Saturday, December 12, 2009


China is changing. Rapidly. Some good, some the verdict is still out. Food is still a high priority in this great nation. I doubt that will ever change. Too may times when I call a supplier around noon their time, did the conversation end with a simple "Sorry, have to go, it's lunch time", even if we were in the middle of a heated price negotiation...

Though there are many more "newly prosperous" who can afford fine dining, there are still plenty who cannot afford white linen and silverware when eating out.
Even in such cosmopolitan places such as Shanghai, every few blocks you are able to find those "food alleys" as I like to call them.

This particular one was in the middle of a factory area on the very east end of Pudong. About 20 food stalls with a variety that makes our Mall food courts look anemic. Even if I don't recognize half the offerings, it is just great to try a few things from a variety of vendors.
Fresh, inexpensive and very tasty. Not for everybody, Tony only tried a bun, but if you are headed to China, step out of your comfort zone and dig in.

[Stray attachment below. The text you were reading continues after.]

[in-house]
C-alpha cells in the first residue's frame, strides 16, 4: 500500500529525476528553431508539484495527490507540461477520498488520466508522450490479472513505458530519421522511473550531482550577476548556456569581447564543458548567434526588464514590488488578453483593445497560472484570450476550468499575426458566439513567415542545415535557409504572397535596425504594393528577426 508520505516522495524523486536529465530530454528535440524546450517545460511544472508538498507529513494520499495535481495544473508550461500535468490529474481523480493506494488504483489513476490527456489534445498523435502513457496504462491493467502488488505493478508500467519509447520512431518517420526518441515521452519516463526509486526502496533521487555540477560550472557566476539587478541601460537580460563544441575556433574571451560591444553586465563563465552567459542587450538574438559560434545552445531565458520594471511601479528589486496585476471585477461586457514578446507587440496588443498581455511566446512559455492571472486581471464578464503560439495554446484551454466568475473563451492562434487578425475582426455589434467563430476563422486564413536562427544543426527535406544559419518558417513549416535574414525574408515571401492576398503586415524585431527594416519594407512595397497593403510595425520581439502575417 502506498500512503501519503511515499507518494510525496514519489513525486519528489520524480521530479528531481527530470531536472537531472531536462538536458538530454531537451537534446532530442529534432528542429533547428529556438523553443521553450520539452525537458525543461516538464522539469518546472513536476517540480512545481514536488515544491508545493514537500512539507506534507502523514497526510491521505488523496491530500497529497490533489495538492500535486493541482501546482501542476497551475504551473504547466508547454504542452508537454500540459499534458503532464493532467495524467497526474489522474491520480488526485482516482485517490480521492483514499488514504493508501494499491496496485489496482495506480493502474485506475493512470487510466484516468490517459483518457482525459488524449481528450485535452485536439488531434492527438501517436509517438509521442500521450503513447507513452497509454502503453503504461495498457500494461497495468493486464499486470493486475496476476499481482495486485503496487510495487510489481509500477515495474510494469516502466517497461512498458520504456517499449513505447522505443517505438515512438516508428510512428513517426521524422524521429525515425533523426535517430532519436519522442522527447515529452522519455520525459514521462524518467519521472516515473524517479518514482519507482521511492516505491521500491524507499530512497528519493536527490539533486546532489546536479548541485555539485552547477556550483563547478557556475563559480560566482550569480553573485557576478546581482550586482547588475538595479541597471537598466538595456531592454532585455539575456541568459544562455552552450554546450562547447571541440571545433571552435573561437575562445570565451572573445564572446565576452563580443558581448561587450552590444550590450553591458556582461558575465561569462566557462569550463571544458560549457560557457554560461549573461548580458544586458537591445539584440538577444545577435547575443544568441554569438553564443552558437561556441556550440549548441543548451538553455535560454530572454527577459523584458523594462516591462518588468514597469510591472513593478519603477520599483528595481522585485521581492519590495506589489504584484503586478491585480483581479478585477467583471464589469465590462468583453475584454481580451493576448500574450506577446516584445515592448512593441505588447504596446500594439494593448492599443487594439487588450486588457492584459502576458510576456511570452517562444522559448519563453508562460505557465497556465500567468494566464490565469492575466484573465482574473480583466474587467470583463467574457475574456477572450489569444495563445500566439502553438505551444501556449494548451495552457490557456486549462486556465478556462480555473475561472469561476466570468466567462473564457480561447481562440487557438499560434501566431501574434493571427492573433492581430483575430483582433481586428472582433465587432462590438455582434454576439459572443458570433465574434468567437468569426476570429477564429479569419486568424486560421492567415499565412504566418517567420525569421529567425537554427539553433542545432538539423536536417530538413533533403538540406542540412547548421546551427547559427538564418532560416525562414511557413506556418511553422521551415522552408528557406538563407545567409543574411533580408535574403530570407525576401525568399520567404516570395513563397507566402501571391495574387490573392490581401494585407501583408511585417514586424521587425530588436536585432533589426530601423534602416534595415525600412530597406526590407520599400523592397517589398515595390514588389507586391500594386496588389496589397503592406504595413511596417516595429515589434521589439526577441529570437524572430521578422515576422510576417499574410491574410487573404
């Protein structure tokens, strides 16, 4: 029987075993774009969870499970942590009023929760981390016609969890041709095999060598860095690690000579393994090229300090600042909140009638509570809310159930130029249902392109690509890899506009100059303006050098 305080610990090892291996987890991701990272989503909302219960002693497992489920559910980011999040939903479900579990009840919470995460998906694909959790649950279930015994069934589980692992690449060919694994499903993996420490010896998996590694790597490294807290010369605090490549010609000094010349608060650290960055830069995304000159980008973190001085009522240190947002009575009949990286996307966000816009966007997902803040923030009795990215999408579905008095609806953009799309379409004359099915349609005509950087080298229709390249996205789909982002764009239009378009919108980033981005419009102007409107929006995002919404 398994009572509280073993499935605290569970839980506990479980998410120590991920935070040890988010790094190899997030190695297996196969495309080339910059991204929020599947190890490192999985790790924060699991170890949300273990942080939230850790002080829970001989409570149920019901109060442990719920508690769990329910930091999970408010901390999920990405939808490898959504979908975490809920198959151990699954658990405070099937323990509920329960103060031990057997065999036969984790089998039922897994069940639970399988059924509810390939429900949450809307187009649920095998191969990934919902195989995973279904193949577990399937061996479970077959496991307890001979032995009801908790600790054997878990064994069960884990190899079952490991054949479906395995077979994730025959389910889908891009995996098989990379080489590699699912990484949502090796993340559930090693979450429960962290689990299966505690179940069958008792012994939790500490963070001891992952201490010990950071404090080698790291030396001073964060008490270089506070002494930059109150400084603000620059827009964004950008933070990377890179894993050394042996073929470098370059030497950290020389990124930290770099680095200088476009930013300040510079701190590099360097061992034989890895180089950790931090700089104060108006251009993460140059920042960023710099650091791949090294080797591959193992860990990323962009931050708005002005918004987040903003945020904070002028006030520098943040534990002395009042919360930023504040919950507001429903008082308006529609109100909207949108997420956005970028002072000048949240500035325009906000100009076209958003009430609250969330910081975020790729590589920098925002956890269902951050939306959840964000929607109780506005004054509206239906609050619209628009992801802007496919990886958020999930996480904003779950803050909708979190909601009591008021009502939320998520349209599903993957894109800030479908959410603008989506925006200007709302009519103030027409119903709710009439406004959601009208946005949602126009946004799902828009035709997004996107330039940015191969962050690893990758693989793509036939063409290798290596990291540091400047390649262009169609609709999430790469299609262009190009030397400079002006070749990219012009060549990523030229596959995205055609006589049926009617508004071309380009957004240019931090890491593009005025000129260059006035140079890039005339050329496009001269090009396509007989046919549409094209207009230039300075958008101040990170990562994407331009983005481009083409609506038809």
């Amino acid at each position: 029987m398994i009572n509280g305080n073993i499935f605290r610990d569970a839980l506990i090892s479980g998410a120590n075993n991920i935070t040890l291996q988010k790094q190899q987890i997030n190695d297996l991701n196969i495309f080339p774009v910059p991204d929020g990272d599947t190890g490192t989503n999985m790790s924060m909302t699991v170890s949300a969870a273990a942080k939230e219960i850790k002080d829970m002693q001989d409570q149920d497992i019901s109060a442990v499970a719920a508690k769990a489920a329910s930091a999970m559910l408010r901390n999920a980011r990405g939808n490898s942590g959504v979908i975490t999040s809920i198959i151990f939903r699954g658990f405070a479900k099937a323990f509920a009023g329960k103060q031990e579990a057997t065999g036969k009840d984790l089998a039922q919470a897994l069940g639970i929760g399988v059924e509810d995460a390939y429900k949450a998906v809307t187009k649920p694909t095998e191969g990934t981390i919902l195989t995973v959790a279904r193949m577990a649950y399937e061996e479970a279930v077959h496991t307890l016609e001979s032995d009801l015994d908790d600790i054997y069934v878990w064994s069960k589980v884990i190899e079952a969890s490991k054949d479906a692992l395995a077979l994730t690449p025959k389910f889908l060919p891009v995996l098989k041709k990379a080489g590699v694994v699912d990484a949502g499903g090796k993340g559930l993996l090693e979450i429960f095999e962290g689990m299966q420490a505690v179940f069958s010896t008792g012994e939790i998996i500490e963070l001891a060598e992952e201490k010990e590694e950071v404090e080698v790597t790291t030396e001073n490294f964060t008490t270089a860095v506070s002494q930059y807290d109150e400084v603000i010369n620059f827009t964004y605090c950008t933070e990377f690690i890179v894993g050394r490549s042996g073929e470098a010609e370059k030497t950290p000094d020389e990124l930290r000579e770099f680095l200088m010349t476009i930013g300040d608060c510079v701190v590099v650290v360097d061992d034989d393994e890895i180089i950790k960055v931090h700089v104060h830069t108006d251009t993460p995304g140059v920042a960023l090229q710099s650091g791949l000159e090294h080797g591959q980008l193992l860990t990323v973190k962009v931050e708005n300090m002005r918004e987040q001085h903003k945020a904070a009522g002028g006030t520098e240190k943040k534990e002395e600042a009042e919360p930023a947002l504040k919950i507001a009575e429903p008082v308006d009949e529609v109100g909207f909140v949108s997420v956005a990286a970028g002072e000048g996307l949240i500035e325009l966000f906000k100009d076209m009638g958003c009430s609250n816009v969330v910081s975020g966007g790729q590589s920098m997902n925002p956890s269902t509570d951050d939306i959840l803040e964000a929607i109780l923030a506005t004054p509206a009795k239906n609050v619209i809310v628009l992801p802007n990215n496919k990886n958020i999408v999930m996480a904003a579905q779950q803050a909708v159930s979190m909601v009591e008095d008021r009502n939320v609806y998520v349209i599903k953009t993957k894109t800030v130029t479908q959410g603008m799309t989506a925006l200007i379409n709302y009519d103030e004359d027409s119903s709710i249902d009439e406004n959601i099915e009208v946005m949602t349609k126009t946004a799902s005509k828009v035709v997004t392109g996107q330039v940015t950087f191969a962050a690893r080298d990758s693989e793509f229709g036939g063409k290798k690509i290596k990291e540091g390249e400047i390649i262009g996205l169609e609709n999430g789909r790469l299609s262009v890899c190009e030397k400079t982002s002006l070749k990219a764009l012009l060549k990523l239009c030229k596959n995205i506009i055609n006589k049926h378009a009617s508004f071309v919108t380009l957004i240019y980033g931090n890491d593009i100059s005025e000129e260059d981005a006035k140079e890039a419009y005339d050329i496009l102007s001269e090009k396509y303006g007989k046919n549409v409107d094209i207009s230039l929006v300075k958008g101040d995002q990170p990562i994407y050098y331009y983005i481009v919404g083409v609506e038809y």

Cold Cuts

This is what the Calgary Farmers' Market needs. Farmers.


What to try from this booth?

Maybe fresh BBQ for Tony

Rice bags?

Head Cheese

Bring your own dishes...


Allison the Meep said...

I know you don't have to follow a GF diet, but in your opinion, how easy is it to eat GF in China? I really want to travel one day but am so worried about not being able to find things that are safe to eat, and the language barrier is really tough when you're trying to convey to someone the importance of a food intolerance.

H.Peter said...

Before Victoria started GFP, she was my best asset in travelling. Her taste in product sourcing was fail proof.

She came to China twice, not once got glutened.
And she ate loads at many different places.

No worries. Especially with vegetables (besides maybe some enviromental challenges), tehy cook it all fresh and willomit any questionable ingredient.